New Yorkers, nominally liberal bunch that they are, are apt to lament the Pentagon’s astronomical budget. See the city’s most recent mayoral contest for evidence of another of our bleeding-heart citizenry’s favorite villains: Inequality. But rather than get exercised about Manhattan’s lack of affordable housing and the big bad Military Industrial Complex, Jerry Kipper might recommend taking advantage of the latter, so that one has no need of the former. Why not make a bundle from the military so as to drastically expand one’s own personal definition of “affordable”? Mr. Kipper, the CEO and president of Kipper Tool Company—a designer and manufacturer of “Military Tested, Industry Approved” tool kits that won a federal contract worth nearly $19.5 million earlier this month, and another in May for more than $85 million—would have some justification in such musing. He and his wife Nancy, Kipper Tool’s CFO, just sold their penthouse at 30 West Street for $3.125 million, according to city records.
At 1,698 square feet, the condo does not exactly tip the scales as far as three-bedrooms go. But the couple managed better than $2,000 per square-foot for the place, a perfectly respectable figure given its Battery Park City locale. The listing, held by Gabby Chen of New York Residence, likens the resale, which the Kippers bought as a sponsor unit in 2007 for $2.382 million, to “a brand new apartment from the developer.” The former owners are based in Georgia, and the penthouse does indeed appear to be in pristine condition. (The same can be said of the spare, quietly modern furniture and furnishings, most of which come with the purchase.)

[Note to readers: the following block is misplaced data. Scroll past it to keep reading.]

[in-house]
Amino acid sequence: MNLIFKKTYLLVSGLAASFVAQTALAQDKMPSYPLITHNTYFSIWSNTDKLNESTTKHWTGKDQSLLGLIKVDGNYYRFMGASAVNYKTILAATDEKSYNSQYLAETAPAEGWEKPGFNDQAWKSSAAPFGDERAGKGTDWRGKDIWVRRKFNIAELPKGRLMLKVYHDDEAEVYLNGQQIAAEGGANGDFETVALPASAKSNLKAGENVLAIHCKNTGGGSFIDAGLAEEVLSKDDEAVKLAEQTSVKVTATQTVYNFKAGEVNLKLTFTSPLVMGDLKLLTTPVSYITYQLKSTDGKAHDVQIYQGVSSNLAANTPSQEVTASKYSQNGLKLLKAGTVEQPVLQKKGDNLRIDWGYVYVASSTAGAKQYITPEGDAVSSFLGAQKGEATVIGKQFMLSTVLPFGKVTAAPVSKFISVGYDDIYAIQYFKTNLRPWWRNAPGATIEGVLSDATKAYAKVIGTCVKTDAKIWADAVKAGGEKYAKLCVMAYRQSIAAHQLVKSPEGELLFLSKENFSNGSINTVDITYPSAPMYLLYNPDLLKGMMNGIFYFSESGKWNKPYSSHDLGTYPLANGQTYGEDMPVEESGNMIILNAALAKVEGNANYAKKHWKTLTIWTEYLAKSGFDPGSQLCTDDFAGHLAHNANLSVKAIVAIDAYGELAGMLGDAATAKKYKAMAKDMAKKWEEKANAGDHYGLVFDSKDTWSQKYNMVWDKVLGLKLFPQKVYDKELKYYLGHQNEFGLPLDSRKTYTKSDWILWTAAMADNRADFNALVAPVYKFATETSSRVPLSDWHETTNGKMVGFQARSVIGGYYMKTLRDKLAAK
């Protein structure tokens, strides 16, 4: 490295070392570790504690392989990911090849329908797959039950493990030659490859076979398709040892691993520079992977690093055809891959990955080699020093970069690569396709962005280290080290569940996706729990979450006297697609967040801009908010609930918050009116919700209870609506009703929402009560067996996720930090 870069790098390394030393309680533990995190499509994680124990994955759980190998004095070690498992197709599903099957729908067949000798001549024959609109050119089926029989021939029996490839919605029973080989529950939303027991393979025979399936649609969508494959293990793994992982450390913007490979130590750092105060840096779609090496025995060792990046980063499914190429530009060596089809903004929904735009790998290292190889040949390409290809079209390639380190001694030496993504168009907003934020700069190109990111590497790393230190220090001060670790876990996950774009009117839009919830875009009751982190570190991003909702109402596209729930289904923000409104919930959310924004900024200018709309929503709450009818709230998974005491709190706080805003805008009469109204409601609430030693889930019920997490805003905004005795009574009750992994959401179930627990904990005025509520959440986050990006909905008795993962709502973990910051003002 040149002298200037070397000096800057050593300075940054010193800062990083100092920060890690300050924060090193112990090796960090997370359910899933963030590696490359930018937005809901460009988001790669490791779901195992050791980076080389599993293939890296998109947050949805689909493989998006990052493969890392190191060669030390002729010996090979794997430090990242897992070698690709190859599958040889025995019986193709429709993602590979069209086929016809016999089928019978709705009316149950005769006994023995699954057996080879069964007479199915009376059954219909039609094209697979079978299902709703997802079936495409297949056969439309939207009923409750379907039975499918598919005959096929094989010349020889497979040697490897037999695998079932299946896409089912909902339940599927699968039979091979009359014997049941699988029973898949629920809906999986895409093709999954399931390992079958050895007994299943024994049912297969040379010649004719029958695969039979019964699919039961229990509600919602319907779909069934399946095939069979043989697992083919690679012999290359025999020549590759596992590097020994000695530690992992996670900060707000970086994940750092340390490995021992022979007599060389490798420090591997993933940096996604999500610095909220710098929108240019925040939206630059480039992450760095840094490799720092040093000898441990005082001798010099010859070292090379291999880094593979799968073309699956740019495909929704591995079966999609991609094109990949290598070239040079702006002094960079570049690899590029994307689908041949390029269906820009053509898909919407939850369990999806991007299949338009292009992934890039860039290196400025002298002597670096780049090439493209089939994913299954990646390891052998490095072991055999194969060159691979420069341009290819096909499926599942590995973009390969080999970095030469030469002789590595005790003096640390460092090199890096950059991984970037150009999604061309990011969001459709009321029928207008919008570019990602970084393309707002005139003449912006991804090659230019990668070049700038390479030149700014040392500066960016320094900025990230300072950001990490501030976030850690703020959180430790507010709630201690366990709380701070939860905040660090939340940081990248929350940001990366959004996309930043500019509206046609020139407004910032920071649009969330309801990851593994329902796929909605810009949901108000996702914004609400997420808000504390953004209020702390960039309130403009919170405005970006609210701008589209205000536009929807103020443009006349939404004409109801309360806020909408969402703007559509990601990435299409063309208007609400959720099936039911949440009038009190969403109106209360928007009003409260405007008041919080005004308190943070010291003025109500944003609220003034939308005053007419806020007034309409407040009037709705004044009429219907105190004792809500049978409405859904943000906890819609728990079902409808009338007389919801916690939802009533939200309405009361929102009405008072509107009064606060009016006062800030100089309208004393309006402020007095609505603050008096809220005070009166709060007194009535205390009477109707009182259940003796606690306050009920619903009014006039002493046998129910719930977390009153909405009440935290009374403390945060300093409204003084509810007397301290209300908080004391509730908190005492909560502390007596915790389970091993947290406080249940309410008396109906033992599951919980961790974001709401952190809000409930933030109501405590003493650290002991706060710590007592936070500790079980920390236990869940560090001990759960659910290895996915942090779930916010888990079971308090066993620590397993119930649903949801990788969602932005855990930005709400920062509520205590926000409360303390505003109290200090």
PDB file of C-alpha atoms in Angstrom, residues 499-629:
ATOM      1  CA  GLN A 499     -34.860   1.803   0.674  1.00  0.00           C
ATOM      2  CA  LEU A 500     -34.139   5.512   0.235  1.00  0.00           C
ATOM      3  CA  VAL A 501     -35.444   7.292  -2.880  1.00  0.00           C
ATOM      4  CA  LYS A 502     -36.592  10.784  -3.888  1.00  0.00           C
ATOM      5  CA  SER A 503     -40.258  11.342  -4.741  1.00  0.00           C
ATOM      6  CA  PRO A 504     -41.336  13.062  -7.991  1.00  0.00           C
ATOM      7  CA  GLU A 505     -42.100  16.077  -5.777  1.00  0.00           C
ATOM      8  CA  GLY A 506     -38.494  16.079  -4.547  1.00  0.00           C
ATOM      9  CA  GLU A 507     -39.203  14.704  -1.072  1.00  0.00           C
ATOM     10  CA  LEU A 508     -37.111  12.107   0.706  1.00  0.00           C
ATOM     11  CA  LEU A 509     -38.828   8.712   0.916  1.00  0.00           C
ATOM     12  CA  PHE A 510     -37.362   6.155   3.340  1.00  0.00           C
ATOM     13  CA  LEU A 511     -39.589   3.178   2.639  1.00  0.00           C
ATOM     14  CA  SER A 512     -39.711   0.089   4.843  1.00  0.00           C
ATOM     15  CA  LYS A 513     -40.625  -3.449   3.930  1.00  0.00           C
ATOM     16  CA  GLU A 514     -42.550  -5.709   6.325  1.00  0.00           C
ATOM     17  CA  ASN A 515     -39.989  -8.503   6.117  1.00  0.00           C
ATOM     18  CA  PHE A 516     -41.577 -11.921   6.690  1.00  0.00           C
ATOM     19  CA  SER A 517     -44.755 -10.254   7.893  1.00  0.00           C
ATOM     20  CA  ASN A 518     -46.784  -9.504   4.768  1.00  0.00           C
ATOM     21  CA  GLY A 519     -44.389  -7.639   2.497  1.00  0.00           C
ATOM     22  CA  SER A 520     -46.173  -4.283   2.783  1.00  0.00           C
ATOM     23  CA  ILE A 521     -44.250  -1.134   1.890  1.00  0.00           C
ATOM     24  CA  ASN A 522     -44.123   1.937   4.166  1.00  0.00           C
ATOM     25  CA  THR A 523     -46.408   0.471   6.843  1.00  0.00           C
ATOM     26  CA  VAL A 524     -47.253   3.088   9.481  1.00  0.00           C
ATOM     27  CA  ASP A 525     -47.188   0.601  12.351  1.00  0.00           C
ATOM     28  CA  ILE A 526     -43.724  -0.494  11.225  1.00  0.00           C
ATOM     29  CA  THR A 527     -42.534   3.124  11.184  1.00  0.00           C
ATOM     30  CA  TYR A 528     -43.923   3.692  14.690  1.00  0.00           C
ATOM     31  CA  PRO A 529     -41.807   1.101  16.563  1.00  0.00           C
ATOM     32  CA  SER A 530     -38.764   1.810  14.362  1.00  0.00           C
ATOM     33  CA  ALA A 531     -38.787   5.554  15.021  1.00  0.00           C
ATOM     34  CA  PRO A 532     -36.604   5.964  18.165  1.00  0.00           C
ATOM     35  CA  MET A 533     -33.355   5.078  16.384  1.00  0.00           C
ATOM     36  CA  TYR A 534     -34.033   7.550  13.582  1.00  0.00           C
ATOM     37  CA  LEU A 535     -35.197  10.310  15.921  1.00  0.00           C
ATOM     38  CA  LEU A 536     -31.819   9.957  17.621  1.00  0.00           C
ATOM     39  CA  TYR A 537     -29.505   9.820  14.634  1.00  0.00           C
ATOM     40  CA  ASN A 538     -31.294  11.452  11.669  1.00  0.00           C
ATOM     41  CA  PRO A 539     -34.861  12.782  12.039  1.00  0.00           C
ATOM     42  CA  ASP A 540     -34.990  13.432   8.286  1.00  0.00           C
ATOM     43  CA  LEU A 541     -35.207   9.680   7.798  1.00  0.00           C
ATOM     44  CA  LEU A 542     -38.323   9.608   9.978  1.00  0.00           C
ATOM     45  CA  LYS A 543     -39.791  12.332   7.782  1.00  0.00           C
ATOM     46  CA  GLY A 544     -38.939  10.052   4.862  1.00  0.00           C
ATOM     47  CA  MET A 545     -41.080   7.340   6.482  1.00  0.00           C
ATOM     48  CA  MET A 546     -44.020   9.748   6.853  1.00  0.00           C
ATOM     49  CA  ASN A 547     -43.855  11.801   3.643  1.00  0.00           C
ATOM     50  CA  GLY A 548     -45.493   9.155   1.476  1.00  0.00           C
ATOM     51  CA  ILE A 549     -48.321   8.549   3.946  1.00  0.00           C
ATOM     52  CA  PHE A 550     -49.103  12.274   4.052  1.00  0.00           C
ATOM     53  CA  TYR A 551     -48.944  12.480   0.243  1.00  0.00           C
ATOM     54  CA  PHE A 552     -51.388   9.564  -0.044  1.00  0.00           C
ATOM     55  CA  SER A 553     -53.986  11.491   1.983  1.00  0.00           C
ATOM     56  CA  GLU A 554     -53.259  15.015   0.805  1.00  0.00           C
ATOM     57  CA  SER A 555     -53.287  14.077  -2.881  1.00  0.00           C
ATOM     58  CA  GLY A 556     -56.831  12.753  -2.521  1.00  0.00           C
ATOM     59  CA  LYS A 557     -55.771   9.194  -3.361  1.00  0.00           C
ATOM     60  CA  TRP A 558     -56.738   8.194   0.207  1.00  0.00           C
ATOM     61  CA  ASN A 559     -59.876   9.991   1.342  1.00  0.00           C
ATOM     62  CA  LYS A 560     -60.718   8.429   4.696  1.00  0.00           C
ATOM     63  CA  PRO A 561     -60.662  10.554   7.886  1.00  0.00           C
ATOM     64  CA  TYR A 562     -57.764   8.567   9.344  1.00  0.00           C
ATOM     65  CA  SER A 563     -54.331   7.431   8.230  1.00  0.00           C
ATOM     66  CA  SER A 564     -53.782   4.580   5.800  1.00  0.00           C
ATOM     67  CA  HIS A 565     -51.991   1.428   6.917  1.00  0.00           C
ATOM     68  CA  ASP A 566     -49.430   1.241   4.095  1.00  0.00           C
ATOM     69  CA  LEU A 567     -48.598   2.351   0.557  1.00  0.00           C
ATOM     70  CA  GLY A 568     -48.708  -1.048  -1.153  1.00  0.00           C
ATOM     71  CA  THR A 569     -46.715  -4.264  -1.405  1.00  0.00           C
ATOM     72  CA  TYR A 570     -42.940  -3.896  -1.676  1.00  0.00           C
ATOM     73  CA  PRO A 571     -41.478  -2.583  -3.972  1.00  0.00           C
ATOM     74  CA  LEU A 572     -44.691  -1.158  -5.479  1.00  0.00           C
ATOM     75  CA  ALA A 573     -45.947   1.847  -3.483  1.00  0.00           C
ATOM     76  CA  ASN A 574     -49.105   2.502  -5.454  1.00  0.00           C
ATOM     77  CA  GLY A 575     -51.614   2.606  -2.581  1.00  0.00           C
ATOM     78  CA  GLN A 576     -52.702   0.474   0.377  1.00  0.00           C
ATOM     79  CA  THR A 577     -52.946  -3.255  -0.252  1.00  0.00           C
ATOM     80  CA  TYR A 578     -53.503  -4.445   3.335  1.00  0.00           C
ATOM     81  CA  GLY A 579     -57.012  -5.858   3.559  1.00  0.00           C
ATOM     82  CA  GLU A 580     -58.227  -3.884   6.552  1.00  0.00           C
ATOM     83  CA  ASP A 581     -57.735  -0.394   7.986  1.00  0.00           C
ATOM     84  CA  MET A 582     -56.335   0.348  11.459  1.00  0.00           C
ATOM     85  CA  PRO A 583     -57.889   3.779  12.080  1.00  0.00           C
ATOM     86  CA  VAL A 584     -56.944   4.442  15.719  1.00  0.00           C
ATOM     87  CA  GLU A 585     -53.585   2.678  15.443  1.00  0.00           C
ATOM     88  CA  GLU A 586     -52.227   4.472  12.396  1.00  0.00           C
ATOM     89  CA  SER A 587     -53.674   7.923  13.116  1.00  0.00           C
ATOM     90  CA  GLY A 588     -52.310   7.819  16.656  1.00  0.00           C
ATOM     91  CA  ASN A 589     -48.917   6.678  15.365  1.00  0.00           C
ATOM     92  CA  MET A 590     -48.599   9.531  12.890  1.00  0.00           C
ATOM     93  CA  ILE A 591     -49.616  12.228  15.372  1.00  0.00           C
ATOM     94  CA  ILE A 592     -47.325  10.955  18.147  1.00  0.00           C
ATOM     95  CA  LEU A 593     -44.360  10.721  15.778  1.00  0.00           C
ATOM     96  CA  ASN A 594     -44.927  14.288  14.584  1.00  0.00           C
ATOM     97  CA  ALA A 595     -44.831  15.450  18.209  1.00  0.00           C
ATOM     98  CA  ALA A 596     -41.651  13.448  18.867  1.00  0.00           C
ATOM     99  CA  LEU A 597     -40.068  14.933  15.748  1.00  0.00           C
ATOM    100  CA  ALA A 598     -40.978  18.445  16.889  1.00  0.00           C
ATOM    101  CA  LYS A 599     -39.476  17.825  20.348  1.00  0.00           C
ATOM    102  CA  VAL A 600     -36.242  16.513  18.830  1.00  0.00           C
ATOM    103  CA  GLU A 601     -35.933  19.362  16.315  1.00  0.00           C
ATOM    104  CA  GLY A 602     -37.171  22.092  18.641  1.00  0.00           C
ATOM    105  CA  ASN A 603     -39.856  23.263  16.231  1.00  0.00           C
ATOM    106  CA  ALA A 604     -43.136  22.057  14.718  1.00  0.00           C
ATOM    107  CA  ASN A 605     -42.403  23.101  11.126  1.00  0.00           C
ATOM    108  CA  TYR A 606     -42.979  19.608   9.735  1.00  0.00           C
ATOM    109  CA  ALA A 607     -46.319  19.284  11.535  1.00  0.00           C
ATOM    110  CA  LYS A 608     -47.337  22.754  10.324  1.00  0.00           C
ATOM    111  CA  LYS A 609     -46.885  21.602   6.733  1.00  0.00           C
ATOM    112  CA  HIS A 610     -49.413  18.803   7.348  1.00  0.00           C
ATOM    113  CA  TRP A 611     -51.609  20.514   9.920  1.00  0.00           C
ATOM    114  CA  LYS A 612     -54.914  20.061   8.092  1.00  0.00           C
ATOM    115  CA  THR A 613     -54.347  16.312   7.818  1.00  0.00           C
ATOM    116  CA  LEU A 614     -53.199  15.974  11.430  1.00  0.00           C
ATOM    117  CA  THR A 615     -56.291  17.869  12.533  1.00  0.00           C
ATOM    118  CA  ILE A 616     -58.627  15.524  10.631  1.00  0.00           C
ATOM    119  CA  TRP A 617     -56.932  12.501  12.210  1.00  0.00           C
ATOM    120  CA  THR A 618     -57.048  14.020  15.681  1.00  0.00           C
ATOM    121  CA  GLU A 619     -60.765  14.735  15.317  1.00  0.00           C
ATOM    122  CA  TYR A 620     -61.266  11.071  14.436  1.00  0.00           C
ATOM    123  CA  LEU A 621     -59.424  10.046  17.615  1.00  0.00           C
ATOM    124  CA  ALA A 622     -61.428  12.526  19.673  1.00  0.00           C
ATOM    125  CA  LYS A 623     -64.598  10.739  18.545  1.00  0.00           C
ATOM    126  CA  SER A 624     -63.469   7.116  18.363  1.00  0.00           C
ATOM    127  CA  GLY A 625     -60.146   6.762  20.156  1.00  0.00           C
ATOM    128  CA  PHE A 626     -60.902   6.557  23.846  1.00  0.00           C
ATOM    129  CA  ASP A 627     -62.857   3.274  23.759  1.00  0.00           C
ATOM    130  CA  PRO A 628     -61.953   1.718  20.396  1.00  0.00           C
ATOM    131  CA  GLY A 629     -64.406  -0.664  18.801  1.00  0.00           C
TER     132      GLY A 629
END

Northern and western exposures afford plenty of air and light, which are helpful when you have 10-foot ceilings and a home full of Brazilian cherry hardwood flooring to show off. There’s an open chef’s kitchen with all the high-end usuals, plus a pre-wired audio system. Perhaps best of all, buyers Paul and Joanne Hughes will enjoy views of the Statue of Liberty. Though they are, of course, unlikely as well acquainted as the Kippers with the extent to which freedom isn’t free.